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Alberts B, Johnson A, Lewis J, et al. Molecular Biology of the Cell. 4th edition. New York: Garland Science; 2002.

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Molecular Biology of the Cell. 4th edition.

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Helper T Cells and Lymphocyte Activation

Helper T cells are arguably the most important cells in adaptive immunity, as they are required for almost all adaptive immune responses. They not only help activate B cells to secrete antibodies and macrophages to destroy ingested microbes, but they also help activate cytotoxic T cells to kill infected target cells. As dramatically demonstrated in AIDS patients, without helper T cells we cannot defend ourselves even against many microbes that are normally harmless.

Helper T cells themselves, however, can only function when activated to become effector cells. They are activated on the surface of antigen-presenting cells, which mature during the innate immune responses triggered by an infection. The innate responses also dictate what kind of effector cell a helper T cell will develop into and thereby determine the nature of the adaptive immune response elicited.

In this final section, we discuss the multiple signals that help activate a T cell and how a helper T cell, once activated to become an effector cell, helps activate other cells. We also consider how innate immune responses determine the nature of adaptive responses by stimulating helper T cells to differentiate into either TH1 or TH2 effector cells.

Costimulatory Proteins on Antigen-Presenting Cells Help Activate T Cells

To activate a cytotoxic or helper T cell to proliferate and differentiate into an effector cell, an antigen-presenting cell provides two kinds of signals. Signal 1 is provided by a foreign peptide bound to an MHC protein on the surface of the presenting cell. This peptide-MHC complex signals through the T cell receptor and its associated proteins. Signal 2 is provided by costimulatory proteins, especially the B7 proteins (CD80 and CD86), which are recognized by the co-receptor protein CD28 on the surface of the T cell. The expression of B7 proteins on an antigen-presenting cell is induced by pathogens during the innate response to an infection. Effector T cells act back to promote the expression of B7 proteins on antigen-presenting cells, creating a positive feedback loop that amplifies the T cell response.

Signal 2 is thought to amplify the intracellular signaling process triggered by signal 1. If a T cell receives signal 1 without signal 2, it may undergo apoptosis or become altered so that it can no longer be activated, even if it later receives both signals (Figure 24-62). This is one mechanism by which a T cell can become tolerant to self antigens.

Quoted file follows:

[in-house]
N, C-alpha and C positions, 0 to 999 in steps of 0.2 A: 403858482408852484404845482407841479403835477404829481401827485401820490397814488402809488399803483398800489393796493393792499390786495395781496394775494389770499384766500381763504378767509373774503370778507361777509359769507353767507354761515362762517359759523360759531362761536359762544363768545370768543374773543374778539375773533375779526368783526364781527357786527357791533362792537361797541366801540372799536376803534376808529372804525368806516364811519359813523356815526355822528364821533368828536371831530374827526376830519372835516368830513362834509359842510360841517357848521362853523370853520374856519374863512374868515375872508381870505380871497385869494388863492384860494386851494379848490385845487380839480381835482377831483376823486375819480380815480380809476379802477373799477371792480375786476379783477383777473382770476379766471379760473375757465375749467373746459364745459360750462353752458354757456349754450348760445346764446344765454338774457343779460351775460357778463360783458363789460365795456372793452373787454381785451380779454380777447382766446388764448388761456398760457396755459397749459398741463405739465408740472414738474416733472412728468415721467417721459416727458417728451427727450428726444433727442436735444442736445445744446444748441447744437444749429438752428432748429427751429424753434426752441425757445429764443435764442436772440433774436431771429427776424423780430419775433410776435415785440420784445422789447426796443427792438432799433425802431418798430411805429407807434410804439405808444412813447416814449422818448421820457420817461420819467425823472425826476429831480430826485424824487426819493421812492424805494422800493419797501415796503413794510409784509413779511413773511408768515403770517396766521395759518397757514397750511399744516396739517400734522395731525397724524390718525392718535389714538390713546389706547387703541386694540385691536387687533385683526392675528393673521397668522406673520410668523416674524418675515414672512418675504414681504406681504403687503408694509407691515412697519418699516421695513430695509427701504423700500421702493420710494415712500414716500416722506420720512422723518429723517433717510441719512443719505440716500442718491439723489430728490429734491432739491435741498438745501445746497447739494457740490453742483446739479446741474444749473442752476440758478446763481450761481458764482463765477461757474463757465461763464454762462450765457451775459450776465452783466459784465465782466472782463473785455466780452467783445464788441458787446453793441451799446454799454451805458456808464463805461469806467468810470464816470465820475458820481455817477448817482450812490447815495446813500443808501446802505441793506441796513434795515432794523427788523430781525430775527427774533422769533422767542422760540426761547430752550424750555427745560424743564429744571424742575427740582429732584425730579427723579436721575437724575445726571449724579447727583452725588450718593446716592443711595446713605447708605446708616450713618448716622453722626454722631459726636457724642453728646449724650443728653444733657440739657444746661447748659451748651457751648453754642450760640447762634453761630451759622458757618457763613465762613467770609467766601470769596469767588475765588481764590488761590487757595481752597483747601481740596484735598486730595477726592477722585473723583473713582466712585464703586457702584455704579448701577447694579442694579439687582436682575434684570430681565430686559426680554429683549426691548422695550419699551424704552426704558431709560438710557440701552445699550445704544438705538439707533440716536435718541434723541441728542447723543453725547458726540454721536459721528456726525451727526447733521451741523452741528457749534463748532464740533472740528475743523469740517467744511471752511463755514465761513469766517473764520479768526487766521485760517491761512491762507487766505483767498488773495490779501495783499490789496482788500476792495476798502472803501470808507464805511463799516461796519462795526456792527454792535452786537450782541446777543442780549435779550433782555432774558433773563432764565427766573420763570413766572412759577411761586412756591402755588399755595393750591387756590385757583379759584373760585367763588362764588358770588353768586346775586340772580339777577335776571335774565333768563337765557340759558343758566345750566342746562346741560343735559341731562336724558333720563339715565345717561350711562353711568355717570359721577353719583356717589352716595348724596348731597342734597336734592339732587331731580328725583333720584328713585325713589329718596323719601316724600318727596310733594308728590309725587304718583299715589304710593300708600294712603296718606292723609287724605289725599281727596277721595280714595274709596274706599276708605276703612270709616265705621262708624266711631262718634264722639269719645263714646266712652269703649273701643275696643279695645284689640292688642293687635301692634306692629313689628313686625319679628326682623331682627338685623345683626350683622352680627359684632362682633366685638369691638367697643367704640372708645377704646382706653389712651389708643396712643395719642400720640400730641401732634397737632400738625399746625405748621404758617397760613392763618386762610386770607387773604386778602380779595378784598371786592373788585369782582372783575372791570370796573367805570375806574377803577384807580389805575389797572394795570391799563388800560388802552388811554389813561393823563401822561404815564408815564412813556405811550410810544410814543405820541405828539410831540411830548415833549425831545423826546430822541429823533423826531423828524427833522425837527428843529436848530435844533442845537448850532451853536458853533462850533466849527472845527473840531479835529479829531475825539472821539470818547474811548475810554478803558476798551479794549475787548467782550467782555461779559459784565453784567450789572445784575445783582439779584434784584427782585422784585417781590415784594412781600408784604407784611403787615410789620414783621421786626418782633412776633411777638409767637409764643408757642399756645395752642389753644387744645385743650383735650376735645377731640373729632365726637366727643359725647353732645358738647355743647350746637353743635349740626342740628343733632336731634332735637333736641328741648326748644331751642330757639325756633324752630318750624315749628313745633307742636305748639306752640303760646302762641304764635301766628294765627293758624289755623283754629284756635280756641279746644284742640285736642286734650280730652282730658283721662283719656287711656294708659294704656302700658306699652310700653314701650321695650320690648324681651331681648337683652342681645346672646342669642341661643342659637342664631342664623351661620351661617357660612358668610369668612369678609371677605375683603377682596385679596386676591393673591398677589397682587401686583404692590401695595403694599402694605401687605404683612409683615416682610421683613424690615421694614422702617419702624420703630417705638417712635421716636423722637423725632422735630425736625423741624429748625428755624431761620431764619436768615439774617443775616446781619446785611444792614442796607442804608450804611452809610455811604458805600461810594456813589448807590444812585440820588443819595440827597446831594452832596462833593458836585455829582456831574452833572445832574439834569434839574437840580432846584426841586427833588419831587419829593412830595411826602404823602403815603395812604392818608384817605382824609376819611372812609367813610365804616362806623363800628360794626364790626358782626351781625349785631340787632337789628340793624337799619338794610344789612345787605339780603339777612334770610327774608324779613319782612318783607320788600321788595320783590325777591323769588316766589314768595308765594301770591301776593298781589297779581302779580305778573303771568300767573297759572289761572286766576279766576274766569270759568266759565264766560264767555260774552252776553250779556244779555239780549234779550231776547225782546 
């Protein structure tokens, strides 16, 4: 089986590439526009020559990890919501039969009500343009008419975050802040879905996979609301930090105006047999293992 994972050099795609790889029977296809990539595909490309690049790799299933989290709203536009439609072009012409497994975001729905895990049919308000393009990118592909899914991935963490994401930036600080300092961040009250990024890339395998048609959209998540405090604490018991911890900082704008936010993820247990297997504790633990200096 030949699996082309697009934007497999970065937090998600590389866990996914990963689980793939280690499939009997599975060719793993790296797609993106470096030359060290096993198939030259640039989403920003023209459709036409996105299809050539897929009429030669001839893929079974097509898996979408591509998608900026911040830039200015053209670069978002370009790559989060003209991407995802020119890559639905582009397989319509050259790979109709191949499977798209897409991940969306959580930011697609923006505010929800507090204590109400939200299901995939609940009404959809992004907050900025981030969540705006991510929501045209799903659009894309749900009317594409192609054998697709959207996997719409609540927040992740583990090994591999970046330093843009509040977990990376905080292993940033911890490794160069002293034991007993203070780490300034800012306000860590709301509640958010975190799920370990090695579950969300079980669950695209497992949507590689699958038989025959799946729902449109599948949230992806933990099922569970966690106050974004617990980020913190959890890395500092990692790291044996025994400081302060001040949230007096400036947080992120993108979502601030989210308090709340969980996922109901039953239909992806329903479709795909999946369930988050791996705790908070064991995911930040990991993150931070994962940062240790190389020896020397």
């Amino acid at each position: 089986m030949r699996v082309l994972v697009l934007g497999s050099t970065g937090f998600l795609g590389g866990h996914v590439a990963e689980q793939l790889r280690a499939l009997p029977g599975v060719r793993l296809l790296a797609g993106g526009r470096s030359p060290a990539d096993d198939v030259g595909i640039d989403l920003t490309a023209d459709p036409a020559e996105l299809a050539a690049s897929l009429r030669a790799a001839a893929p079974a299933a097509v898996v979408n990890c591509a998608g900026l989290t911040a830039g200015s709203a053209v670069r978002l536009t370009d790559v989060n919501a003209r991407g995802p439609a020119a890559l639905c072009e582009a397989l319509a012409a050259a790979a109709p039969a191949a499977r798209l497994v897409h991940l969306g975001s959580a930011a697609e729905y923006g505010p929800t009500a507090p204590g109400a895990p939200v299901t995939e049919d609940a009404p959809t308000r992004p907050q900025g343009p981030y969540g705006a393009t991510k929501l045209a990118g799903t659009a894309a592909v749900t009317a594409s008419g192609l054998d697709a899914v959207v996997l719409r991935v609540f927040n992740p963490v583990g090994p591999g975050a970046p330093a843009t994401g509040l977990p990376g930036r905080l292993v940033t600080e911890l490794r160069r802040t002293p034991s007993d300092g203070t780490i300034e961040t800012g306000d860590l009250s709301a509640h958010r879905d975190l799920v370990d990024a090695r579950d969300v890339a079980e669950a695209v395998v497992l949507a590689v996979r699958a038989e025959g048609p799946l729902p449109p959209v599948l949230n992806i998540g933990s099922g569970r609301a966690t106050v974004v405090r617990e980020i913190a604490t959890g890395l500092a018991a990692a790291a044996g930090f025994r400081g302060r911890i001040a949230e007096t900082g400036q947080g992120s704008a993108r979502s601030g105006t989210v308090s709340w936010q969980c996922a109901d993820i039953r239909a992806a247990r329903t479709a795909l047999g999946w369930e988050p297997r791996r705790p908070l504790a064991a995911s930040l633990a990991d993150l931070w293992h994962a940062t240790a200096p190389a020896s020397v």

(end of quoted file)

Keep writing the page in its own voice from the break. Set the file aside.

Figure 24-62. The two signals that activate a helper T cell.

Figure 24-62

The two signals that activate a helper T cell. (A) A mature antigen-presenting cell can deliver both signal 1 and 2 and thereby activate the T cell. (B) An immature antigen-presenting cell delivers signal 1 without signal 2, which can kill or inactivate (more...)

The T cell receptor does not act on its own to transmit signal 1 into the cell. It is associated with a complex of invariant transmembrane proteins called CD3, which transduces the binding of the peptide-MHC complex into intracellular signals (Figure 24-63). In addition, the CD4 and CD8 co-receptors play important parts in the signaling process, as illustrated in Figure 24-64.

Figure 24-63. The T cell receptor and its associated CD3 complex.

Figure 24-63

The T cell receptor and its associated CD3 complex. All of the CD3 polypeptide chains (shown in green), except for the ζ (zeta) chains, have extracellular Ig-like domains and are therefore members of the Ig superfamily.

Figure 24-64. The signaling events initiated by the binding of peptide-MHC complexes to T cell receptors (signal 1).

Figure 24-64

The signaling events initiated by the binding of peptide-MHC complexes to T cell receptors (signal 1). When T cell receptors are clustered by binding to peptide-MHC complexes on an antigen-presenting cell, CD4 molecules on helper cells or CD8 molecules (more...)

The combined actions of signal 1 and signal 2 stimulate the T cell to proliferate and begin to differentiate into an effector cell by a curiously indirect mechanism. In culture, they cause the T cells to stimulate their own proliferation and differentiation by inducing the cells to secrete a cytokine called interleukin-2 (IL-2) and simultaneously to synthesize high affinity cell-surface receptors that bind it. The binding of IL-2 to the IL-2 receptors activates intracellular signaling pathways that turn on genes that help the T cells to proliferate and differentiate into effector cells (Figure 24-65). As discussed in Chapter 15, there are advantages to such an autocrine mechanism. It helps ensure that T cells differentiate into effector cells only when substantial numbers of them respond to antigen simultaneously in the same location, such as in a lymph node during an infection. Only then do IL-2 levels rise high enough to be effective.

Figure 24-65. The stimulation of T cells by IL-2 in culture.

Figure 24-65

The stimulation of T cells by IL-2 in culture. Signals 1 and 2 activate T cells to make high affinity IL-2 receptors and to secrete IL-2. The binding of IL-2 to its receptors helps stimulate the cell to proliferate and differentiate into effector cells. (more...)

Once bound to the surface of an antigen-presenting cell, a T cell increases the strength of the binding by activating an integrin adhesion protein called lymphocyte-function-associated protein 1 (LFA-1). Activated LFA-1 now binds more strongly to its Ig-like ligand, intracellular adhesion molecule 1 (ICAM-1), on the surface of the presenting cell. This increased adhesion enables the T cell to remain bound to the antigen-presenting cell long enough for the T cell to become activated.